Deadly Filipino 'slugfest' between soldiers and Islamists
Wednesday's firefight was the bloodiest battle involving the Abu Sayyaf in at least two years. It also raises questions about the effectiveness of US support to Filipino troops.
Insurgencies die hard.Skip to next paragraph
2011 Reflections: Suddenly, a new era in the Middle East
2011 Reflections: the end of a landmark year for Latin America
2011 Reflections: Africa rises, taking charge of its affairs
How the 'Year of the Protester' played out in Europe
In Prague, a tale of communism past
Subscribe Today to the Monitor
That may be one lesson from a surprisingly lopsided firefight Wednesday from a group of separatists or bandits or Islamic militants (it depends on who you ask).
Filipino troops engaged in a bloody, hours-long battle with members of the Abu Sayyaf (ASG) militant group on Wednesday that claimed 55 lives, 23 of them Filipino soldiers. The general in charge of the operation on the southern of Basilan called the fight a "slugfest."
The BBC reports that the assault on the ASG encampment was apparently an attempt to capture two of the group's leaders, Khair Mundus and Furuji Indama.
Though this bloody encounter may seem obscure from an American perspective, there's a lesson in the surprising resilience of the Abu Sayyaf, which is classified as an Al Qaeda aligned terrorist group by the State Department but is seen by most scholars of the Philippines as a kidnap-for-ransom gang with a gloss of Islamist ideology. Though no US troops were reported involved in the latest firefight, a small contingent of US soldiers have been patrolling Basilan and working on hearts and minds operations with Filipino troops since 2002 – before the invasion of Iraq.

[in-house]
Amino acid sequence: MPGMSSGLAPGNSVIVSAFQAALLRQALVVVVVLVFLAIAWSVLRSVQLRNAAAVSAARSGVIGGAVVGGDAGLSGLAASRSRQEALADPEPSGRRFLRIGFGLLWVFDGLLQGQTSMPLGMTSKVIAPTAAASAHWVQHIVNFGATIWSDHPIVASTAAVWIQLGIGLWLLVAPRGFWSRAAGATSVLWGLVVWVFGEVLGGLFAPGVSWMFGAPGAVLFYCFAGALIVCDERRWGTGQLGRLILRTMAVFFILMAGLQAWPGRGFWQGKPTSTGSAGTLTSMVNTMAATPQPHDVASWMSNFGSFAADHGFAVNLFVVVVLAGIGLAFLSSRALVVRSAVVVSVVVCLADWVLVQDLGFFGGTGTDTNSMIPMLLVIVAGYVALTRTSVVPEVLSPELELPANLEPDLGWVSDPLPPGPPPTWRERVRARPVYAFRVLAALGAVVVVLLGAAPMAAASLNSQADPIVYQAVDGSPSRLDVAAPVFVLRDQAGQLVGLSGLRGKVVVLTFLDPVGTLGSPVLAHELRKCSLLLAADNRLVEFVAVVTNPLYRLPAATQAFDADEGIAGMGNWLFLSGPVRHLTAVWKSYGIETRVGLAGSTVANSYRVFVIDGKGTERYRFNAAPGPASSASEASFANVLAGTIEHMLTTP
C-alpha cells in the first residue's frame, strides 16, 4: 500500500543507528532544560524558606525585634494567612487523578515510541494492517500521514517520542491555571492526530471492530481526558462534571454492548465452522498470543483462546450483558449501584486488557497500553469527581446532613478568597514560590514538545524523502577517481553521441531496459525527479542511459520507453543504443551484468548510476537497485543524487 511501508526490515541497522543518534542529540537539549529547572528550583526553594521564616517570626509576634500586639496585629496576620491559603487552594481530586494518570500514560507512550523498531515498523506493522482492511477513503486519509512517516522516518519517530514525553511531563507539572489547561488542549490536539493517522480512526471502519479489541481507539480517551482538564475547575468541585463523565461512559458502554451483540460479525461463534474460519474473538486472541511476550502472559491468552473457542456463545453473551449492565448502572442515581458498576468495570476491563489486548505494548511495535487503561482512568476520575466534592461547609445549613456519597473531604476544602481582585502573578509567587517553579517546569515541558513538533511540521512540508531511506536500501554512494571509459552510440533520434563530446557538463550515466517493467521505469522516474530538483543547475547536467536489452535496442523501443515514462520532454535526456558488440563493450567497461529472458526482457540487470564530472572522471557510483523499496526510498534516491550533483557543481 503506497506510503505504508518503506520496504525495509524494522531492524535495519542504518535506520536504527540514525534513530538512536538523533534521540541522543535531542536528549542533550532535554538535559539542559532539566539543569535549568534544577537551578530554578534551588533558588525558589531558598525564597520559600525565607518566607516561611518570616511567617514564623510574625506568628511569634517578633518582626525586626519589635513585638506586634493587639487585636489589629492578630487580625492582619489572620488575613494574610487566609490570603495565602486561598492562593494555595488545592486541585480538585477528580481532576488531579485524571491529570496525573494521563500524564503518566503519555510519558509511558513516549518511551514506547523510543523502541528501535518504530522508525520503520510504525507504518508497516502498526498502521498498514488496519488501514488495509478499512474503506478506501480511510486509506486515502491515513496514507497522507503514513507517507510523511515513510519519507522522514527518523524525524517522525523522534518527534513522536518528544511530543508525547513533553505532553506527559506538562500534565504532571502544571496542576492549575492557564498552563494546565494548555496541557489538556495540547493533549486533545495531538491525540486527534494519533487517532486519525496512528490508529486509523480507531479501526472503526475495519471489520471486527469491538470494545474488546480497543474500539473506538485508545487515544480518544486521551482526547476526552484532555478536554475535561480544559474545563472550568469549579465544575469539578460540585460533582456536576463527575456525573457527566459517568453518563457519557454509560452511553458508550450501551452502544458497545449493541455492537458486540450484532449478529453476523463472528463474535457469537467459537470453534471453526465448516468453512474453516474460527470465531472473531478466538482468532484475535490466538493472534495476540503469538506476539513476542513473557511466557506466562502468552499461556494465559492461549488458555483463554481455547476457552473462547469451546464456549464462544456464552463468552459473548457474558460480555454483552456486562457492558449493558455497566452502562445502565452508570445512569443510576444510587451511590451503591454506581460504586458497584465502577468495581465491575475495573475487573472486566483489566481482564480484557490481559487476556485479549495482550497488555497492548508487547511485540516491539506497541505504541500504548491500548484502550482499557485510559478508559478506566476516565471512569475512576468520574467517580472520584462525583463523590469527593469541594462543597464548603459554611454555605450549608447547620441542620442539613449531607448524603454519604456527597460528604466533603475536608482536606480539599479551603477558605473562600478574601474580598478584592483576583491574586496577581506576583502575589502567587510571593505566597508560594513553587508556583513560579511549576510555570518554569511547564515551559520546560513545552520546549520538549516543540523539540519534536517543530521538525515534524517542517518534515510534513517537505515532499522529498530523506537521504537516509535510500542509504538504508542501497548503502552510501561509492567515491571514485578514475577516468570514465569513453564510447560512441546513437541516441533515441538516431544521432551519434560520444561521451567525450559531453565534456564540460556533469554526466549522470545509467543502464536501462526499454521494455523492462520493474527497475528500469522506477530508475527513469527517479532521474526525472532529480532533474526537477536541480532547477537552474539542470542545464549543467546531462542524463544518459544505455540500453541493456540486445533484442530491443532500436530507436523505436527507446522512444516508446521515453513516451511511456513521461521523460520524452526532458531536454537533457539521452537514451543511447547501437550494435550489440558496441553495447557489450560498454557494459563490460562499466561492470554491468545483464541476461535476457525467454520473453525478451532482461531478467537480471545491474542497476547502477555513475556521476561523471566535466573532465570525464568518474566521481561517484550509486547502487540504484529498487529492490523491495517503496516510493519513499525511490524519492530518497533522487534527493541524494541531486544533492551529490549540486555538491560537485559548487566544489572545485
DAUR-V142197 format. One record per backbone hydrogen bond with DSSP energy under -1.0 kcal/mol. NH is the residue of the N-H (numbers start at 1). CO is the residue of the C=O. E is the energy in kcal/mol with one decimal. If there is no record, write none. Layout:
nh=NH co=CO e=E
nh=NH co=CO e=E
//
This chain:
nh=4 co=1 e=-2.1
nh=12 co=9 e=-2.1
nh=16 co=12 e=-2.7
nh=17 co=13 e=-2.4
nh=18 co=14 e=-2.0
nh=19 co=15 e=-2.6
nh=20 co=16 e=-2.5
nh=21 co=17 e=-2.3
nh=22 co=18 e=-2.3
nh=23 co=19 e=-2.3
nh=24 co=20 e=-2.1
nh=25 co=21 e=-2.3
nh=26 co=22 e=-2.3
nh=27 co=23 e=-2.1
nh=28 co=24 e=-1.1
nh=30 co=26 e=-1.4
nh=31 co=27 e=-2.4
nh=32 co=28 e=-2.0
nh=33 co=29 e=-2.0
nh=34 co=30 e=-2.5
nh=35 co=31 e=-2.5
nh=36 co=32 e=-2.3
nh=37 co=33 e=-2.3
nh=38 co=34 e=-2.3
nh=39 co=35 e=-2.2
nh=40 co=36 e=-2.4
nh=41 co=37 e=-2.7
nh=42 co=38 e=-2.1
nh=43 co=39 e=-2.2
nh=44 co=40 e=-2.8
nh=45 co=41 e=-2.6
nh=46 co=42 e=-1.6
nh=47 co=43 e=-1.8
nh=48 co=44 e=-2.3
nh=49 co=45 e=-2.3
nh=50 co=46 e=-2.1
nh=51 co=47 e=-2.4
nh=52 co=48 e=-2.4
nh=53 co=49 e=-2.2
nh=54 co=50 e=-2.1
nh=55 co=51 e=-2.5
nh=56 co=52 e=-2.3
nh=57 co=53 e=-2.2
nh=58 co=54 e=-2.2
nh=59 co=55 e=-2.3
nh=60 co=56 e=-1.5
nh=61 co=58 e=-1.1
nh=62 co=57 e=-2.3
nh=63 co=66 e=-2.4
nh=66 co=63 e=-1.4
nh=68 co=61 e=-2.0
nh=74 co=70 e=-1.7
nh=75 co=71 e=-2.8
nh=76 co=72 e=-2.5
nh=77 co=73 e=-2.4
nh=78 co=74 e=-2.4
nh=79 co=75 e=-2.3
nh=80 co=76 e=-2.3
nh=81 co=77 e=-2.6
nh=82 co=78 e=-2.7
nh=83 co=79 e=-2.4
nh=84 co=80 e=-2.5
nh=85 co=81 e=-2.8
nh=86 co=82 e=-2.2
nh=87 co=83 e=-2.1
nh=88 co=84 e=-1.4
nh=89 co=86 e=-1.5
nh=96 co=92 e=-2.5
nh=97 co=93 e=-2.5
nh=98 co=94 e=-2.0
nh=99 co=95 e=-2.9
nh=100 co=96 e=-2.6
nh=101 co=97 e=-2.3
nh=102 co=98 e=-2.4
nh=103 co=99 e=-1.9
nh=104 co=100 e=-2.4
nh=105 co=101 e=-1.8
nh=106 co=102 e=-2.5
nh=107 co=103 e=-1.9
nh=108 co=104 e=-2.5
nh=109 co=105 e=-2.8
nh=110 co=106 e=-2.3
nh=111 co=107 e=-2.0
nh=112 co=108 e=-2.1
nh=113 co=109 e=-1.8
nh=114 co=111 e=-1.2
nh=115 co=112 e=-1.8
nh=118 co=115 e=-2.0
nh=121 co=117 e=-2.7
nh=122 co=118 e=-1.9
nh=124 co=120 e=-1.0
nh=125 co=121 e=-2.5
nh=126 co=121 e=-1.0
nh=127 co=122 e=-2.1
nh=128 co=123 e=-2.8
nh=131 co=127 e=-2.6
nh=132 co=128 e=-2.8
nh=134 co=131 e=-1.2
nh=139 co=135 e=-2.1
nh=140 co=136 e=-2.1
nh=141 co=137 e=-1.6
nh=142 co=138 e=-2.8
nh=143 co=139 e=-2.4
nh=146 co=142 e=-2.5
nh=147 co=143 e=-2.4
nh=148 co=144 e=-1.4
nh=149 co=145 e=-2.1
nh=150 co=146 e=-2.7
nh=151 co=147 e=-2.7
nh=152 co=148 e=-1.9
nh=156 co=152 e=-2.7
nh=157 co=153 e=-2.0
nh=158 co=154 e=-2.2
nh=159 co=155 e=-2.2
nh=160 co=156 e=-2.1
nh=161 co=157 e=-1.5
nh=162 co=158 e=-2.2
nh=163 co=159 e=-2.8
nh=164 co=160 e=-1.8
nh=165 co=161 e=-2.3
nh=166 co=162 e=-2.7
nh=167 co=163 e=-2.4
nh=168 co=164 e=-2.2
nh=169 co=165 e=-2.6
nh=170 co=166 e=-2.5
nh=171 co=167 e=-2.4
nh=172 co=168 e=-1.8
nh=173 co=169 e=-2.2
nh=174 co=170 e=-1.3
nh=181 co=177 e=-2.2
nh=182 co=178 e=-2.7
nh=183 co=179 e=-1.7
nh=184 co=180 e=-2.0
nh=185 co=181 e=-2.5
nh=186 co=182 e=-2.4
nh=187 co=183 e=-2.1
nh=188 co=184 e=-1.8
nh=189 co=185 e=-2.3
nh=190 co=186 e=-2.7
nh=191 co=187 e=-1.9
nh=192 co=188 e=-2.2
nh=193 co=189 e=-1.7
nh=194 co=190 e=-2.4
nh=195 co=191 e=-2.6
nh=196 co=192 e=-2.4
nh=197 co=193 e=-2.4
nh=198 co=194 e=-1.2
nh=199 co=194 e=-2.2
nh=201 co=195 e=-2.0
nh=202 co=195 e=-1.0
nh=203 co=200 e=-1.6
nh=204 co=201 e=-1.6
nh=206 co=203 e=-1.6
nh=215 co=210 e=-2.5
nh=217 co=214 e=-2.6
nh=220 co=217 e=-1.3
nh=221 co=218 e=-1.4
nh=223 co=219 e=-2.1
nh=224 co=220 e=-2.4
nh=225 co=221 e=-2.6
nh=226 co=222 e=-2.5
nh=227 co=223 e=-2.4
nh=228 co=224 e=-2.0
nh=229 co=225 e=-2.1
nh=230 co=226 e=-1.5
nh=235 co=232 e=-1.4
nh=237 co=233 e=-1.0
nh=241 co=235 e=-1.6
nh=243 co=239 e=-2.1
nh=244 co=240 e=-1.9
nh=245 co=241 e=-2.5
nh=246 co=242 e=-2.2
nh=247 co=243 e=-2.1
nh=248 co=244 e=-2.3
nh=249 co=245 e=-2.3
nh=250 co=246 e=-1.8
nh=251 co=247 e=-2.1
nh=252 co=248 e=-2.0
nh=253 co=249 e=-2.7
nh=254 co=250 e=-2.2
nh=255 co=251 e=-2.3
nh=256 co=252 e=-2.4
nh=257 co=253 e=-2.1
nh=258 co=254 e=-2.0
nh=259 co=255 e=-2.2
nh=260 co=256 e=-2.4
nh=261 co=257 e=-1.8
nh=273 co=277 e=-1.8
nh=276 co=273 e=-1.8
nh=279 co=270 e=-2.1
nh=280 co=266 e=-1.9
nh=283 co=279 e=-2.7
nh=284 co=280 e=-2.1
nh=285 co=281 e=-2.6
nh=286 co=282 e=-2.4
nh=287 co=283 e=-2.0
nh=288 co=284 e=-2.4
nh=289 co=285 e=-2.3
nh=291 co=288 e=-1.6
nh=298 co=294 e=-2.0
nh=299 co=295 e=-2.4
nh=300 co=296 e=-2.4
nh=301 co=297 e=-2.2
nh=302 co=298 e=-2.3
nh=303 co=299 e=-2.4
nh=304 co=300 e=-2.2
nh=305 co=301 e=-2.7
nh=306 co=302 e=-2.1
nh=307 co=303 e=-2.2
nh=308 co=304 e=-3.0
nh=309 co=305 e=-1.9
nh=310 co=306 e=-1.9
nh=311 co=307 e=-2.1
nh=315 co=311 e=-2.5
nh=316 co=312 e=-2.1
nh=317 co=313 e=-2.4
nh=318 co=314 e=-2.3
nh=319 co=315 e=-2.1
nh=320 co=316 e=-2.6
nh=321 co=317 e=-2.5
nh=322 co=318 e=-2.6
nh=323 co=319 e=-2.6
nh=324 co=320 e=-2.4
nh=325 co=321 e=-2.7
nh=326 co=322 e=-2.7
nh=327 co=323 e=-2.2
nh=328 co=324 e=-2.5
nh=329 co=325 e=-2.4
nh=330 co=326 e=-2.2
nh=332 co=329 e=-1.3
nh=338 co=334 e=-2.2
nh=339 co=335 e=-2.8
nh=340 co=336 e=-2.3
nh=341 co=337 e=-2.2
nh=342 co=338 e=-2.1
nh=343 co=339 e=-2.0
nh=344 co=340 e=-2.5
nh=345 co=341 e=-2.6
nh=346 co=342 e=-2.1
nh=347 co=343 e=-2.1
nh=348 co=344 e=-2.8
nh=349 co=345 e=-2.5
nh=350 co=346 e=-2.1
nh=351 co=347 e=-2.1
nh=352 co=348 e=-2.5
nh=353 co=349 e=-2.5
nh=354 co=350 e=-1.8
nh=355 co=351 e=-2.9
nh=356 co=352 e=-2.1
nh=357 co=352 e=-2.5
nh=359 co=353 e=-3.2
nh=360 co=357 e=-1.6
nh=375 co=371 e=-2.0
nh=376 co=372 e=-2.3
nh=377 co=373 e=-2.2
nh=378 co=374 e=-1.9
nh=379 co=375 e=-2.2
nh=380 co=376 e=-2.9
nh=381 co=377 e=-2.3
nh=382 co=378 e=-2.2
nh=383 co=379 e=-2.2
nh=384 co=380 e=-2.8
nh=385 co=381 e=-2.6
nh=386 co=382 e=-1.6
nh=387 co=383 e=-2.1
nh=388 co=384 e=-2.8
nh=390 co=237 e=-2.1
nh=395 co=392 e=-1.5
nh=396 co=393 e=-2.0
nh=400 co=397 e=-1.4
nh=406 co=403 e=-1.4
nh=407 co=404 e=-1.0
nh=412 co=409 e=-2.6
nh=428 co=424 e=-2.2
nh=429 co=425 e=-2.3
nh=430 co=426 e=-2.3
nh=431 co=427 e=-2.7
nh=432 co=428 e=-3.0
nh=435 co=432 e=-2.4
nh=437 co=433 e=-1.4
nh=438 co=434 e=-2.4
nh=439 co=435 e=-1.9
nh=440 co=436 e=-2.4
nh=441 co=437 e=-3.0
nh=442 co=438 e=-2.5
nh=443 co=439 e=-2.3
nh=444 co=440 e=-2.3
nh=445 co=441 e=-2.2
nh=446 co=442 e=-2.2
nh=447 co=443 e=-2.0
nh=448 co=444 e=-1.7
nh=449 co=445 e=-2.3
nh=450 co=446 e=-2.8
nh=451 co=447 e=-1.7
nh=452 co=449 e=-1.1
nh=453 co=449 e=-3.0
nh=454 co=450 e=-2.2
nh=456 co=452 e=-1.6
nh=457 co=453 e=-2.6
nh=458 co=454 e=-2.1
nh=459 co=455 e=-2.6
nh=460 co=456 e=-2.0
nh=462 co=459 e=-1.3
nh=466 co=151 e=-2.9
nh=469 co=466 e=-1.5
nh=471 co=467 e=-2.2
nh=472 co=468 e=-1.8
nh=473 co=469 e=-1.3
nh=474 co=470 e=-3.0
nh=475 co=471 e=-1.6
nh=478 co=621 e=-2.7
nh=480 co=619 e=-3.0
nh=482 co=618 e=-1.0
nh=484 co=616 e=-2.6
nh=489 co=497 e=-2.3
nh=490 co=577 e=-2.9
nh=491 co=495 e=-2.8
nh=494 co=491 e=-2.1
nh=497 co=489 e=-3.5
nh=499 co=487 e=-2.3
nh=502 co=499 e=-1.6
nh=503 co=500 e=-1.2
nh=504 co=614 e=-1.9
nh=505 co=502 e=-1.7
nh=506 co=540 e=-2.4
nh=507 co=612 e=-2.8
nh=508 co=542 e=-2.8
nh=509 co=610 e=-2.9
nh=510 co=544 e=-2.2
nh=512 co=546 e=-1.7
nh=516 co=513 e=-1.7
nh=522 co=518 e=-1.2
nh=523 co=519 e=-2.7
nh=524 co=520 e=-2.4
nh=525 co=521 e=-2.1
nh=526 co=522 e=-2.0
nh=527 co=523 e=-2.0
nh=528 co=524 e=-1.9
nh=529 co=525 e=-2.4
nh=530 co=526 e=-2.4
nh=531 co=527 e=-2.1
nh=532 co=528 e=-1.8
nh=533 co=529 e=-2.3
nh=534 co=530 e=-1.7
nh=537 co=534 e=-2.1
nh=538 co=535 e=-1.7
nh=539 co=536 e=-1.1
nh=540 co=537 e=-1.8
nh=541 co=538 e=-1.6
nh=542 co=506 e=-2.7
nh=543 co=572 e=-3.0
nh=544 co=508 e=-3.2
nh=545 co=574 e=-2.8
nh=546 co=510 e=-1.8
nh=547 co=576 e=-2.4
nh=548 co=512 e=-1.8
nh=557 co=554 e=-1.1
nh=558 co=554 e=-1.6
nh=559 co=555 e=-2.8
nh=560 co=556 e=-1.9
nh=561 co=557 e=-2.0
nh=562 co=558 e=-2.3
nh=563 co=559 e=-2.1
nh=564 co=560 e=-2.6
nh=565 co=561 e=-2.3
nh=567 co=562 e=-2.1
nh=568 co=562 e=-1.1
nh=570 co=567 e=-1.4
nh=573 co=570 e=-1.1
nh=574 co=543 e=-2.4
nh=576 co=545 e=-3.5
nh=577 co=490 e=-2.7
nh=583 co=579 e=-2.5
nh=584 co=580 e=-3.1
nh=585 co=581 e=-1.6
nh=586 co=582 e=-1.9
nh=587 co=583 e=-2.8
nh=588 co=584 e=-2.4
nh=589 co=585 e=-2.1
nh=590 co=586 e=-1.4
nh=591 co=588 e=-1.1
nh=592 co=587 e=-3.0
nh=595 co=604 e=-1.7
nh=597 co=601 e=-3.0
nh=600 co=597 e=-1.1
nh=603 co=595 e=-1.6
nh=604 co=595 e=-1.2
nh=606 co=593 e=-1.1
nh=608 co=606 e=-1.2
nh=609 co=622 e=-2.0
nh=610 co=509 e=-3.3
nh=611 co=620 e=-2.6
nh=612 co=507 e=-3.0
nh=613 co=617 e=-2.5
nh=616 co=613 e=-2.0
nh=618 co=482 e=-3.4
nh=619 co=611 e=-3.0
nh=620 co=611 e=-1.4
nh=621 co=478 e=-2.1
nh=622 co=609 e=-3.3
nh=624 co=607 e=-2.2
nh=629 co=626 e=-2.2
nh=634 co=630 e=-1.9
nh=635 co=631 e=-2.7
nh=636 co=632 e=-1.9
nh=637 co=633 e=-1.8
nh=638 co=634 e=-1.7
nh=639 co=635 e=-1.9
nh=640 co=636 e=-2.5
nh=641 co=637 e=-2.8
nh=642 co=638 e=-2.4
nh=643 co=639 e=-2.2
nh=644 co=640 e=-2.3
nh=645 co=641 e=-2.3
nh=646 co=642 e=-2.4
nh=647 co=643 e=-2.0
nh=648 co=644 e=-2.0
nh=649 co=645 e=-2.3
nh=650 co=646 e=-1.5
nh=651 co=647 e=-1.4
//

Seven years ago, when the US was looking to expand the war on terror beyond Afghanistan, the southern Philippines, seemed a natural fit. Islands like Basilan in the Sulu Archipelago (here's a map of the island chain) were hives of piracy and lawlessness, not to mention crawling with Muslim independence groups – Abu Sayyaf was just one of them.
The group had some historic ties to Al Qaeda and had recently been involved in the kidnapping of two American missionaries. A joint mission with the Philippines' army to hunt them down seemed ideal; US special forces would pass some skills on to their Filipino counterparts and get practice going after Islamist insurgents somewhere other than Afghanistan. A 2007 Monitor story explains how the US military supported development projects on Basilan were dissuading residents from supporting Abu Sayyaf.
Yet seven years on, it's hard to assess what exactly has been achieved, especially in light of Wednesday's events.
Back in 2002, I was covering this story for the Monitor. Filipino Army intelligence told me that the Abu Sayyaf had no more than 60 armed gunmen on Basilan, and about 200 total in the Sulu Archipelago.